Many Gulf states, including the United Arab Emirates, see Israel as an "asset" because the country stands up to Iran, an Israeli minister said Tuesday, following last week's agreement for the UAE and Israel to normalize diplomatic relations.
In a deal brokered by the U.S., the two countries would establish diplomatic ties, and Israel would pause its efforts to annex portions of the West Bank. Turkey and Palestinian officials criticized the deal, but the UAE's minister of state for foreign affairs called it a "win-win solution."
Iran is a common adversary of a number of countries in the Middle East, including Israel, the UAE and Saudi Arabia.
Tzachi Hanegbi, a minister in the Israeli prime minister's office, said Gulf countries recognized that Israel was one of the few powers that was challenging the "ongoing terrorist activity and terrorist policy by Iran."
"They feel fragile, they feel, in a way, neglected," he told CNBC's "Capital Connection," pointing to the "scandalous decision" by the United Nations to not extend the arms embargo on Iran. He said Tehran was "still trying to take over the Middle East through bullying the Arab states."
"They see Israel not only as a friend, they see us as an asset because we stand up to the Iranians, we fight them whenever it's possible in Syria, in Lebanon or other places. We're not ready to surrender to the whims of the Iranian regime," he added.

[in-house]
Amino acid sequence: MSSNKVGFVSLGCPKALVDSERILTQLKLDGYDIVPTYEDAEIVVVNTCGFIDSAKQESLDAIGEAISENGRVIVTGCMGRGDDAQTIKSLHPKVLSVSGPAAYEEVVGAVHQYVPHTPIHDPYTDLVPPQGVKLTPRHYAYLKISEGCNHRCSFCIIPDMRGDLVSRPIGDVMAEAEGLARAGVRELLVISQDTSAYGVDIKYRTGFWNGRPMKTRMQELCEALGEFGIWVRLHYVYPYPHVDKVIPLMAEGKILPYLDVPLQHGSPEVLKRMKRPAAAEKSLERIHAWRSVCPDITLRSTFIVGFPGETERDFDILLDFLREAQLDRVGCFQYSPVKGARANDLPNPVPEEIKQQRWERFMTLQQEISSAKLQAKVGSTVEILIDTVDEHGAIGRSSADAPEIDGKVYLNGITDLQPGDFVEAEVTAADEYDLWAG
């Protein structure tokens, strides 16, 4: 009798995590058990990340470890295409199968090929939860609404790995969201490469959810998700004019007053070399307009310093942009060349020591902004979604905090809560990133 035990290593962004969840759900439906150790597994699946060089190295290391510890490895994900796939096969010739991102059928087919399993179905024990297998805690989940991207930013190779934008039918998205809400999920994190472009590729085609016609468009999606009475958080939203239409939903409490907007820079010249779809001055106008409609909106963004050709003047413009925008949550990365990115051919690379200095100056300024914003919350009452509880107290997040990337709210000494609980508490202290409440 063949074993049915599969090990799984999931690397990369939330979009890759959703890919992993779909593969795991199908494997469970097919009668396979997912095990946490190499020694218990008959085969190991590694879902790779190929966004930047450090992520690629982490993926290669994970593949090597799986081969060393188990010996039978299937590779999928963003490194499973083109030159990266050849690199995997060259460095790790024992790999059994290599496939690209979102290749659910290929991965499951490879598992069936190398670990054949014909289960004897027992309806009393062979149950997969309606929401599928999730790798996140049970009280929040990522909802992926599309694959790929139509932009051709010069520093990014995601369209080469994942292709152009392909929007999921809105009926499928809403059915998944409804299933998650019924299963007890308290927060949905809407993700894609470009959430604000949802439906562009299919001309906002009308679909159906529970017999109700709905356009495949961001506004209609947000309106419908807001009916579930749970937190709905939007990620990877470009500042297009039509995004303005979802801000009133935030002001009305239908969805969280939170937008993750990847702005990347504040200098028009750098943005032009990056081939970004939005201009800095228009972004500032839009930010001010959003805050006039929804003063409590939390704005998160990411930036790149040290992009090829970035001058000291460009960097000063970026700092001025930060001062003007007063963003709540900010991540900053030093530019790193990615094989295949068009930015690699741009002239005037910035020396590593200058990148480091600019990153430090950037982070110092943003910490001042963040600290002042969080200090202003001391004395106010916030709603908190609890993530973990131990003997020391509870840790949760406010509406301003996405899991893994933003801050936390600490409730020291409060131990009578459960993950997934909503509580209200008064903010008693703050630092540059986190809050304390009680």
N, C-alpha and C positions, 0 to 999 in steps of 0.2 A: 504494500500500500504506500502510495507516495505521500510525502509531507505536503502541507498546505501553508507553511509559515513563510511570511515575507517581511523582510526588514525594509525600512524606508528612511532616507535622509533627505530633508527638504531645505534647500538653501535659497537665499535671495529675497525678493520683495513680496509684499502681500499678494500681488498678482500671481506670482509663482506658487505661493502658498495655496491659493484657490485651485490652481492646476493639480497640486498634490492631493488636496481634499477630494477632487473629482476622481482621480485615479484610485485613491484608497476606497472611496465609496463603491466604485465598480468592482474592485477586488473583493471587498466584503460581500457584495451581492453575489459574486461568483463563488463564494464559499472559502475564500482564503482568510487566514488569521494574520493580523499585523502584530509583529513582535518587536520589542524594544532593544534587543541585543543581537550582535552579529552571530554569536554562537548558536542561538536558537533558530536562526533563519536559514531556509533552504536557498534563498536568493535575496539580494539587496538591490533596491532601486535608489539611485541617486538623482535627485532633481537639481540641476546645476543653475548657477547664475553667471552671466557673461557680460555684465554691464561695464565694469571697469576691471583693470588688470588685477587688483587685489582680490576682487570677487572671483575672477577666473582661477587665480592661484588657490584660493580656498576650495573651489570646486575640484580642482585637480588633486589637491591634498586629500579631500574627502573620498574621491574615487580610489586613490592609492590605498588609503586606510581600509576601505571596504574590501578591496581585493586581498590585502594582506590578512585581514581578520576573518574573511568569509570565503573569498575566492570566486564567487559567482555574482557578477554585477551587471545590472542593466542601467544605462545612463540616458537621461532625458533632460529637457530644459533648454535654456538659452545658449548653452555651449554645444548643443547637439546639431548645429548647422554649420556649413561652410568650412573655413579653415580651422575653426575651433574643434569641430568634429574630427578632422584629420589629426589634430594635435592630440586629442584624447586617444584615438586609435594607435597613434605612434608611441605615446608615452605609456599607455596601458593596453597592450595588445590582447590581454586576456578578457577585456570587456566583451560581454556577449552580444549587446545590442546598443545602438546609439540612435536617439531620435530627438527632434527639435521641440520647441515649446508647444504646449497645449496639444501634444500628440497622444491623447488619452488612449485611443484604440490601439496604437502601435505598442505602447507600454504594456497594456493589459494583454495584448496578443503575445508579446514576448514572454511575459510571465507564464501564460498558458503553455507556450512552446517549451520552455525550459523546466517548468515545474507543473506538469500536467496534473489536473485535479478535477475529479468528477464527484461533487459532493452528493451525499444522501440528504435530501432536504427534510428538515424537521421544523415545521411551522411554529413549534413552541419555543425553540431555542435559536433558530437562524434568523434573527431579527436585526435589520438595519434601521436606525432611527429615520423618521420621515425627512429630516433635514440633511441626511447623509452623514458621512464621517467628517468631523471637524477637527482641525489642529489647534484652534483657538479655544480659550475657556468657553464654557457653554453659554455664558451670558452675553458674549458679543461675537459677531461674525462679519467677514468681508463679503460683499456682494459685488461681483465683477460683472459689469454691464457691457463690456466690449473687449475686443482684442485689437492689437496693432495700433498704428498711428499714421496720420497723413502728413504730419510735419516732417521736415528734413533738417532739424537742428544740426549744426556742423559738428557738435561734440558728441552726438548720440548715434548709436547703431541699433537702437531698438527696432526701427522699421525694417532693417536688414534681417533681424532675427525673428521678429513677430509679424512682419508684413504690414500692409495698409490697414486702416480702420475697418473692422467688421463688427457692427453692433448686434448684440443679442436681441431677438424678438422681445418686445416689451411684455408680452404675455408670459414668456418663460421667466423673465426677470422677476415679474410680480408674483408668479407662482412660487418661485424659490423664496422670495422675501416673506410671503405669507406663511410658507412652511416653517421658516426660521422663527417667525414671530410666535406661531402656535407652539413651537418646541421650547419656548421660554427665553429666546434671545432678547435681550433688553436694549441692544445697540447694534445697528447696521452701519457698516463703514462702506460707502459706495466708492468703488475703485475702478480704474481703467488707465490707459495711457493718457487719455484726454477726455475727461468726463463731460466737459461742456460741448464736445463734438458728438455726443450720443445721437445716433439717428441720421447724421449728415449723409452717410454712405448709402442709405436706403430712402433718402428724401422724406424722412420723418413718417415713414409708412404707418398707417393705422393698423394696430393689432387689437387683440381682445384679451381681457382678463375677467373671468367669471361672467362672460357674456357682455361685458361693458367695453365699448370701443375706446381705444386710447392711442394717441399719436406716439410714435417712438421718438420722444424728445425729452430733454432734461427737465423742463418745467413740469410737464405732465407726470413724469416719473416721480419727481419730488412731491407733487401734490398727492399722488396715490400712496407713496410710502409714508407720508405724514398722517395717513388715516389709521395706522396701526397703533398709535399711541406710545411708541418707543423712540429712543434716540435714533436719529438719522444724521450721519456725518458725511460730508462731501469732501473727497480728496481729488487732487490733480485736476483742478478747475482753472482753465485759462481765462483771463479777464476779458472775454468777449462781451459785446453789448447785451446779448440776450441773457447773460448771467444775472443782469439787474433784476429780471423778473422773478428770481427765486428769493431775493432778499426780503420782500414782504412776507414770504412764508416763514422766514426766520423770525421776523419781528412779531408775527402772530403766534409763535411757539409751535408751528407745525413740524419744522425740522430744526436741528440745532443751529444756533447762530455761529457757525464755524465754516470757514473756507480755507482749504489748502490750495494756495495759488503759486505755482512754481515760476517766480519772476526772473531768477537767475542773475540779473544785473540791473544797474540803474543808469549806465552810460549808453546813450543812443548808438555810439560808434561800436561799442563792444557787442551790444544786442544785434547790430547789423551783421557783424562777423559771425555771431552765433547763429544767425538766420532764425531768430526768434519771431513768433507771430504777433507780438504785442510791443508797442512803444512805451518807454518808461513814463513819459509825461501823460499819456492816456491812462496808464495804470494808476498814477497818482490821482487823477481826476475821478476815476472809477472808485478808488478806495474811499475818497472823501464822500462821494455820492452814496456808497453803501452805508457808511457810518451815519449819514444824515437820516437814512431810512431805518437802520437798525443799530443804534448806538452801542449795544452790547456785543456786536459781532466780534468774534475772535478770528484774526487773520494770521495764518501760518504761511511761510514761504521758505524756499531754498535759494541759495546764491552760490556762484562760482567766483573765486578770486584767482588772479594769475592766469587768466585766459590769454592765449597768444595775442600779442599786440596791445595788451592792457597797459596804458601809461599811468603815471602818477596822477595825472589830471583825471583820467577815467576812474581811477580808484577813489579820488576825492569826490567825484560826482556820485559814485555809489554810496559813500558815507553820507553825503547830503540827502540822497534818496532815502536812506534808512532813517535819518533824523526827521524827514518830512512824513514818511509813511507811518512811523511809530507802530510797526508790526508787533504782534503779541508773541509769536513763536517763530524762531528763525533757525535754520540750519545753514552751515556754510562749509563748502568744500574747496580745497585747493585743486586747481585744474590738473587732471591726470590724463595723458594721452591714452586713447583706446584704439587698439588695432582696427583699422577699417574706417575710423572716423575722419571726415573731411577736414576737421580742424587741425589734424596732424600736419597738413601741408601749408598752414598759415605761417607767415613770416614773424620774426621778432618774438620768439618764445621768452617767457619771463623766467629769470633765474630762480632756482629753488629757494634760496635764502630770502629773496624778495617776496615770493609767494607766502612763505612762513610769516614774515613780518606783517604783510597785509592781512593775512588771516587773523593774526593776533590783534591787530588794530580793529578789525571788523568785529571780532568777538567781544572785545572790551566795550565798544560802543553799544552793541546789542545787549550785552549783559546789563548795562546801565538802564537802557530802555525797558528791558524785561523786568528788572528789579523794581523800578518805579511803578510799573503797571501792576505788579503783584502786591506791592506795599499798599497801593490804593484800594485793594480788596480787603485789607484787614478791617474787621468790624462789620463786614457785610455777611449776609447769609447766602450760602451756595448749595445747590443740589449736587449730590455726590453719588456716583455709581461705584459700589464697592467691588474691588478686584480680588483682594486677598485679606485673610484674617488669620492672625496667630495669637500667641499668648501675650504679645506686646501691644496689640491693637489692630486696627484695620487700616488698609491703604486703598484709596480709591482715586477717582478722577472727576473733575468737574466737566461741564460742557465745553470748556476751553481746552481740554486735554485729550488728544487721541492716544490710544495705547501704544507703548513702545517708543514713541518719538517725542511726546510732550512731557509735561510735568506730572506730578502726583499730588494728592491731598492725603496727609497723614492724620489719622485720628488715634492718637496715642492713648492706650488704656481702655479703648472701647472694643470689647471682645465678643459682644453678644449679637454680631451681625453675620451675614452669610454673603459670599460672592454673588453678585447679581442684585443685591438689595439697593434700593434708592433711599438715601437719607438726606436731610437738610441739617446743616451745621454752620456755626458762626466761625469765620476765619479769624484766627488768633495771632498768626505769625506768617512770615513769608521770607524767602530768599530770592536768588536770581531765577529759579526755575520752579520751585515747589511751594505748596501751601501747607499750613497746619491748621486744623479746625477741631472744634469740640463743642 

Iran's Ministry of Foreign Affairs did not immediately respond to a CNBC request for comment.
President Donald Trump last year designated Iran's Islamic Revolutionary Guard Corps as a foreign terrorist organization. Tehran retaliated by naming the United States a terrorism supporter and Centcom, the U.S. Central Command, a terrorist group. A Brookings Institution article earlier this year said Iran's support for numerous insurgent and rebel groups in the Middle East are an important part of the country's foreign policy.
Hanegbi described the UAE deal as a "breakthrough" and said now was the time for the two "innovative" countries to find common denominators in various fields.
"In agriculture, in medicine, in trade, in energy — there are so many places where both of us can mutually benefit each other, and it really begins now," he said, noting that an Israeli firm and an Emirati company had agreed to cooperate on Covid-19 research. "(The) sky's the limit, in this sense."
The UAE is only the third Arab country to have open diplomatic relations with Israel, and Hanegbi expressed hope for a treaty with Palestinians. Peace talks between the two sides collapsed in 2014.
He said Israeli Prime Minister Benjamin Netanyahu's strategy was to build relationships with other Arab leaders instead of waiting for negotiations to restart.
"Maybe this will convince the Palestinians that it's time for them to do whatever Jordan and Egypt, now the UAE are willing to do. To see Israelis not as enemies but as friends, as assets to their well being, technology, security," he said. "We are very hopeful that maybe Palestinian leaders will now join forces with other Arab leaders and come back, negotiate with us."
The minister said a deal was "essential" because Israelis live with Palestinians. "They are not going to disappear, we are not going to disappear. We have to find a way to get a historic compromise with the Palestinians."
Acknowledging that Palestinian officials called the UAE-Israel deal a "betrayal," Hanegbi said it was frustrating and sad. "They should be happy that the Arab world comes to its senses and understands that only by peaceful meeting, by cooperation, you will ensure the well-being of the people of this region," he added.
— CNBC's Natasha Turak contributed to this report.